The Greater Tampa Chamber of Commerce voted against supporting a city tax hike on commercial property. Pictured is Bob Rohrlack, CEO of the chamber. | [Times file photo]
  2. Did Hurricane Irma speed the end of Florida orange juice?


    Hurricane Irma plundered Florida's orange belt, leaving a trail of uprooted trees, downed fruit and flooded groves worse than anything growers say they have seen in more than 20 years.

    A large number of oranges lie on the ground at the Story Grove orange grove in the wake of Hurricane Irma on Sept. 13, 2017, in Lake Wales. [Photo by Brian Blanco | Getty Images]
  3. St. Petersburg's newest hotel opens with craft beers, cocktails and Cozy Corners

    Real Estate

    ST. PETERSBURG — Last spring, Ryan Tarrant applied for a job with the new Hyatt Place nearing completion in downtown St. Petersburg. Among the questions an interviewer asked:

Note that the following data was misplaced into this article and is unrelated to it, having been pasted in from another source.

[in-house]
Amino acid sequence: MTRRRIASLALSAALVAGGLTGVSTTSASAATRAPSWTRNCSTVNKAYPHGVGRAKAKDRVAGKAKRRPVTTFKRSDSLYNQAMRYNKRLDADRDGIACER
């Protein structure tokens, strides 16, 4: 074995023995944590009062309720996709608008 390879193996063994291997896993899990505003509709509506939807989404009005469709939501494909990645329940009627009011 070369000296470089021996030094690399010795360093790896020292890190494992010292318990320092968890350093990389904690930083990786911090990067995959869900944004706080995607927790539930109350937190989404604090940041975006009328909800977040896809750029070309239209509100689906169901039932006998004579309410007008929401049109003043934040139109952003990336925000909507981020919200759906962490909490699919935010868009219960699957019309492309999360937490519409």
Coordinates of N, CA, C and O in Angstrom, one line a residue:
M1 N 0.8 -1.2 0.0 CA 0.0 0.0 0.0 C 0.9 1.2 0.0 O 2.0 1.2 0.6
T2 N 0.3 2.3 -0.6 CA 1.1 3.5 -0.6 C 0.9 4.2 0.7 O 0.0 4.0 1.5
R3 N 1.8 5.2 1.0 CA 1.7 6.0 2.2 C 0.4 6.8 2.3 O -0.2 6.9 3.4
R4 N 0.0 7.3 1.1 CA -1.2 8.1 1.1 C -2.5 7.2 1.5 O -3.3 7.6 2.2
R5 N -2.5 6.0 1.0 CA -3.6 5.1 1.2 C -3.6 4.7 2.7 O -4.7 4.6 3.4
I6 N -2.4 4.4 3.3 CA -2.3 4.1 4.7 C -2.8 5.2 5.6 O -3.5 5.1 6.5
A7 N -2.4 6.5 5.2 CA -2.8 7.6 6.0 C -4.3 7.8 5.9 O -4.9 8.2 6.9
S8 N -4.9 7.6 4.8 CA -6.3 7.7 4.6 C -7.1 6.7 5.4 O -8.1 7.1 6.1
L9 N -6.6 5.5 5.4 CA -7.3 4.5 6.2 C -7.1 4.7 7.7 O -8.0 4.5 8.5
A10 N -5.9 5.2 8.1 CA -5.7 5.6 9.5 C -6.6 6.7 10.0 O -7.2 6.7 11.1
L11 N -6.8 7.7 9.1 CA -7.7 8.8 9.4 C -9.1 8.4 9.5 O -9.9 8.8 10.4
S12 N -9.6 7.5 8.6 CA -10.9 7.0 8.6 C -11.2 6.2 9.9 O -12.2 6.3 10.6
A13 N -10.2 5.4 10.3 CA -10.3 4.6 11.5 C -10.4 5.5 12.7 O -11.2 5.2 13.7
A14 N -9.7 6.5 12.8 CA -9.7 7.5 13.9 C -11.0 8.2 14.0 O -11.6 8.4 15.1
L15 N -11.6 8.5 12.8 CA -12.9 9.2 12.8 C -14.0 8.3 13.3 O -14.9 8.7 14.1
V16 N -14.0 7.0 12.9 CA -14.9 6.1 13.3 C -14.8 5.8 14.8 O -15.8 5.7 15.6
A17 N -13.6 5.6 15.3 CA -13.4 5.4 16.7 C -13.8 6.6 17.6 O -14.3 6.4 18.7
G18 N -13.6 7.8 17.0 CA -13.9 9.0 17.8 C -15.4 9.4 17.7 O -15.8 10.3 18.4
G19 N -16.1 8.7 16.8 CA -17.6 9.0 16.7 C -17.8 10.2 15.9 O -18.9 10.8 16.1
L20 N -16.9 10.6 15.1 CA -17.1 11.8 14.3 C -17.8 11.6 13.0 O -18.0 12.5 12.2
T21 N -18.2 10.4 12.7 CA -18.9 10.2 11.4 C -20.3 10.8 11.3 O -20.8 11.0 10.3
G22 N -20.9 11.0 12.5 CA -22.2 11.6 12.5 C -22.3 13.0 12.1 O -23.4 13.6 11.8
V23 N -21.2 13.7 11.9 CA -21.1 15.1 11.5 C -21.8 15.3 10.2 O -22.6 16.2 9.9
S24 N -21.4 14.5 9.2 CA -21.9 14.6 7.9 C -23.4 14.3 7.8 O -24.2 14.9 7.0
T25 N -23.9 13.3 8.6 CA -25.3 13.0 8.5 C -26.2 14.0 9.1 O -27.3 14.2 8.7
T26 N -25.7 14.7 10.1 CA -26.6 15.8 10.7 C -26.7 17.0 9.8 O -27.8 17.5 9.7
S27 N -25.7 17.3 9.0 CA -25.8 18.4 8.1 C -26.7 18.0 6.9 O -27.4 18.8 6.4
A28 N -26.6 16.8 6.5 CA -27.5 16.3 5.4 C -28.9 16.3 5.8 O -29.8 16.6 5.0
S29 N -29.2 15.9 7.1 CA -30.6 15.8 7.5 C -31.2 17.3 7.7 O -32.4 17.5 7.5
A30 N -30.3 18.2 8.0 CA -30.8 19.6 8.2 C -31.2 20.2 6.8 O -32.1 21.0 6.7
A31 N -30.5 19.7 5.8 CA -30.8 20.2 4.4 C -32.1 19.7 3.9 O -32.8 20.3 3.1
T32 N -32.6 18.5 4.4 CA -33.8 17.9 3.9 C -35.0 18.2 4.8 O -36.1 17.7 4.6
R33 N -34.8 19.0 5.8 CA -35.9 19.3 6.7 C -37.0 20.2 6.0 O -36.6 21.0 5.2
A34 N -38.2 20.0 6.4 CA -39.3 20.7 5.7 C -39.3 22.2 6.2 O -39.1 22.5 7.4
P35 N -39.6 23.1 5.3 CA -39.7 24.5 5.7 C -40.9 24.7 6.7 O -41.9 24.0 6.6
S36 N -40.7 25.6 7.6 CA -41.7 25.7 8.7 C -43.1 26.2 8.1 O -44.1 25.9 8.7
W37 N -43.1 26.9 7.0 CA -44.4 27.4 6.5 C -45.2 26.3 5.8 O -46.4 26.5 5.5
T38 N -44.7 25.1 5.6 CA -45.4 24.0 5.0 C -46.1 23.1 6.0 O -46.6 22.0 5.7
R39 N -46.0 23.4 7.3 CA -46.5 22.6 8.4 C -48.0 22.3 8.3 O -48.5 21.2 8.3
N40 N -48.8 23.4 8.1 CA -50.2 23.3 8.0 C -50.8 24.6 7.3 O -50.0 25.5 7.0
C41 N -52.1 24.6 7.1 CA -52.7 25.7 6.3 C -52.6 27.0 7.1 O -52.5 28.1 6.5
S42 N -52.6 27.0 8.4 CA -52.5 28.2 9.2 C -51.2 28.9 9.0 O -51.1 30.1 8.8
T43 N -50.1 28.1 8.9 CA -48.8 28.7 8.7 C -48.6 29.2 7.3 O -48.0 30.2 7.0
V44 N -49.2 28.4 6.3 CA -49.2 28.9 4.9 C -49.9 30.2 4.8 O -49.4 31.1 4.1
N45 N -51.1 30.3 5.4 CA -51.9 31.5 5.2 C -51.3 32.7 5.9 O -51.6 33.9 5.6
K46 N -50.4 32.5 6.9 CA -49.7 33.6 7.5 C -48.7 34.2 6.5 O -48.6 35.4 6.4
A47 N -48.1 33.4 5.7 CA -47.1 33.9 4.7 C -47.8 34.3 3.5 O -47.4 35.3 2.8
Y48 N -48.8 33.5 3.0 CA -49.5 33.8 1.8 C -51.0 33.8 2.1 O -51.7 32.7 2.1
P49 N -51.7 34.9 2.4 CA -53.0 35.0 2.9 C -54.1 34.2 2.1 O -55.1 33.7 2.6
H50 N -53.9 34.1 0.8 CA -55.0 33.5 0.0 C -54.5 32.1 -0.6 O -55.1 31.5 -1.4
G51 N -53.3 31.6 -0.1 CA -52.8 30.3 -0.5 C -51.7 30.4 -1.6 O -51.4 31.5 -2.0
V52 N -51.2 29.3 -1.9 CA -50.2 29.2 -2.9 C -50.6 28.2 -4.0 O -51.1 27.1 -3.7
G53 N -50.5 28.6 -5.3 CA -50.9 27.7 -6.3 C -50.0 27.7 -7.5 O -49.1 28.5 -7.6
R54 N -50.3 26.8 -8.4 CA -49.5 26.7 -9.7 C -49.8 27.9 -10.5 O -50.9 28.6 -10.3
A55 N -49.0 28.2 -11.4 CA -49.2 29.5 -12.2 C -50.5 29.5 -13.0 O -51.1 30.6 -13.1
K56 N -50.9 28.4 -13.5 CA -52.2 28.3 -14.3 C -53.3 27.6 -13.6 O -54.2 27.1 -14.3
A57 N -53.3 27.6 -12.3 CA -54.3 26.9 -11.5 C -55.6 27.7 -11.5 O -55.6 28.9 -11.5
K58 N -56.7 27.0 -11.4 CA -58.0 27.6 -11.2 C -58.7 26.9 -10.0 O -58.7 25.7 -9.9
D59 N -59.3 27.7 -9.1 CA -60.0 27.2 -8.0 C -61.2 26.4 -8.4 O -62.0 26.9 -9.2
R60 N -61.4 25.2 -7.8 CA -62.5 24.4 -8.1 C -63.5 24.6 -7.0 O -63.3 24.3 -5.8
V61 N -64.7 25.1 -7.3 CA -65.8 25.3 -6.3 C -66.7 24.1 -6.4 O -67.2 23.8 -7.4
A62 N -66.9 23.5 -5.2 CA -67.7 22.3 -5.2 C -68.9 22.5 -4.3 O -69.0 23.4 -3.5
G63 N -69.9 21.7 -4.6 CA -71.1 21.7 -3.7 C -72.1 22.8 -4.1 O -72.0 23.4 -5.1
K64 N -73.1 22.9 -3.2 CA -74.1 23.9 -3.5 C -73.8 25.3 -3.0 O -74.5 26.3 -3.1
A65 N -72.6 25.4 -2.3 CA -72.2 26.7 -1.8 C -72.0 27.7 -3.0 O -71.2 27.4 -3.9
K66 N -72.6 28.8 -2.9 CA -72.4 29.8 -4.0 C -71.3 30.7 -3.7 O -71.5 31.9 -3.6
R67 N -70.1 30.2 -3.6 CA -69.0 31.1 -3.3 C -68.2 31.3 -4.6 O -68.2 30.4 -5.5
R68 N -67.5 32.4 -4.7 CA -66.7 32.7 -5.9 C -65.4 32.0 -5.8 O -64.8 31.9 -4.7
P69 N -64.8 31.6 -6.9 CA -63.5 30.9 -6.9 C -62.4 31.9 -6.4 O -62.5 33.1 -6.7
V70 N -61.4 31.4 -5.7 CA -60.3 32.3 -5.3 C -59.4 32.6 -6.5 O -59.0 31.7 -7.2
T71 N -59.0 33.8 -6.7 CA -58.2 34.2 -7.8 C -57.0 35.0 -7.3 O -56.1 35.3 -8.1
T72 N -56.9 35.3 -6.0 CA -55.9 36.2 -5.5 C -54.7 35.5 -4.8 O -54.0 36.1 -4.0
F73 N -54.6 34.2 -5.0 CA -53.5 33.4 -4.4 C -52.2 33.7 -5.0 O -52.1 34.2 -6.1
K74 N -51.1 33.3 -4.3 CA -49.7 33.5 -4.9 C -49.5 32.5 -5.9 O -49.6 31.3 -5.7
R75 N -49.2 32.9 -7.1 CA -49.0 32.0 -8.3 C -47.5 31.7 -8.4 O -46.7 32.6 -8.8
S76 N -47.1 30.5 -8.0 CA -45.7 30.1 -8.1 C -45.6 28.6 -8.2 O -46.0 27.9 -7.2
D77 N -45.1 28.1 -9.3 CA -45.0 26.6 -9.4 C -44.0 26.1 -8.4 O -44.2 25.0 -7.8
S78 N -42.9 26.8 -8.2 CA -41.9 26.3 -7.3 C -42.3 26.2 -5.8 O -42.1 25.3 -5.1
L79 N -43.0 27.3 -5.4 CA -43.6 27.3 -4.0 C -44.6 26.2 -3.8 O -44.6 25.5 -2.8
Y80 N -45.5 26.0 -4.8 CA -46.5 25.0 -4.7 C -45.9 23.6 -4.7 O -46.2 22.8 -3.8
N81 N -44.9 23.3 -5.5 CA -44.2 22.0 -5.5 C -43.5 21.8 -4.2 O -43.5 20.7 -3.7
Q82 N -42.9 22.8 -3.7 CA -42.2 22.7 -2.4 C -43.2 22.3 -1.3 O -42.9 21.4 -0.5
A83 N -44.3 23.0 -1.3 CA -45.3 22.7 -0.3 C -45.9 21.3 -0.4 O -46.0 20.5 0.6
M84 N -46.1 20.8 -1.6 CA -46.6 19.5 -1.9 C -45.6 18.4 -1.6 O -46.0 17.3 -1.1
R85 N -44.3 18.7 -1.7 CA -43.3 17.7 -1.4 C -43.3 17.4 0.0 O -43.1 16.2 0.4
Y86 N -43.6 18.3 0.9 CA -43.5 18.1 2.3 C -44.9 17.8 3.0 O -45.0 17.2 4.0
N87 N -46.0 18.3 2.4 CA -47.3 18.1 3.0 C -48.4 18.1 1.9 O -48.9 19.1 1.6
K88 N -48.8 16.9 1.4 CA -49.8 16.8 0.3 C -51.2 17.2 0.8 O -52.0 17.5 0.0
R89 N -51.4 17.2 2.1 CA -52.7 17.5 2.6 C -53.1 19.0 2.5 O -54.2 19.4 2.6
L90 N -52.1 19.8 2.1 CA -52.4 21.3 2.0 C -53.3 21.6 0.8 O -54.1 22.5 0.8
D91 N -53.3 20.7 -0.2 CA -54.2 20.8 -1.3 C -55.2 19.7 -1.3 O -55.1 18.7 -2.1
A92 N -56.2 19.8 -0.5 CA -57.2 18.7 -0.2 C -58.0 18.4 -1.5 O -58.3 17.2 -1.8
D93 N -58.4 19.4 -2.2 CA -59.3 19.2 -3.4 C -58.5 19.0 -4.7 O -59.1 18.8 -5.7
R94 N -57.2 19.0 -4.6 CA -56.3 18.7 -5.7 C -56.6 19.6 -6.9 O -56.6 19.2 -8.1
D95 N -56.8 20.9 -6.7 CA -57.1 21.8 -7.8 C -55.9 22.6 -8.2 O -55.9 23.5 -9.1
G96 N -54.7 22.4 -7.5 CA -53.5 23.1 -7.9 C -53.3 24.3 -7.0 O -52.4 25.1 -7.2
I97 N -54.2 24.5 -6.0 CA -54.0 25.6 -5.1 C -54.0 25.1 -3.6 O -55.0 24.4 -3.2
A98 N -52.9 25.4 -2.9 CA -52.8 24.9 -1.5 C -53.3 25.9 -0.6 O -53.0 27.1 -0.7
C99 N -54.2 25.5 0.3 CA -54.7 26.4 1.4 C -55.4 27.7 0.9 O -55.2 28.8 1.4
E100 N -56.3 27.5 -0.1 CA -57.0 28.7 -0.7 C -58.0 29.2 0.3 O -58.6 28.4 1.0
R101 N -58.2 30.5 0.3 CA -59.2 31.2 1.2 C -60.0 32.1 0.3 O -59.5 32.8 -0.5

What does this hotel need to succeed?

    Hybar, a bar area with outdoor seating  that will feature craft drinks and Sunday brunch starting Oct. 1, is ready to open at the new Hyatt Place hotel at  25 2nd St. N in downtown St. Petersburg. [SCOTT KEELER   |   Times]
  4. Culver's crosses into Brandon near Selmon Expressway


    BRANDON — Like many children, Theresa Hutchins recalls pleading with her parents to take her for ice cream.

    Theresa Hutchins and her fianc? Mike Carelli opened the Tampa Bay area’s newest Culver’s August 28 in Brandon at 2470 S Falkenburg Road.
  5. Back to life: Event helps Riverview revert to peaceful pace after Irma

    Human Interest

    RIVERVIEW — Robin and Ray Castell say establishing residency in the Winthrop Village was one of the best decisions of their lifetime.

    hillsbrandon092217: Meredith Tucker of Riverview, the mother of two children and another one soon on the way, browses the racks of Dot Dot Smile children?€™s clothing as company merchandiser Kelcie Schranck, standing behind her in the black shirt, looks on during the first-of-its-kind Recruiting the Community event on Sept. 17 at the Barn at Winthrop in Riverview. Photo by Joyce McKenzie.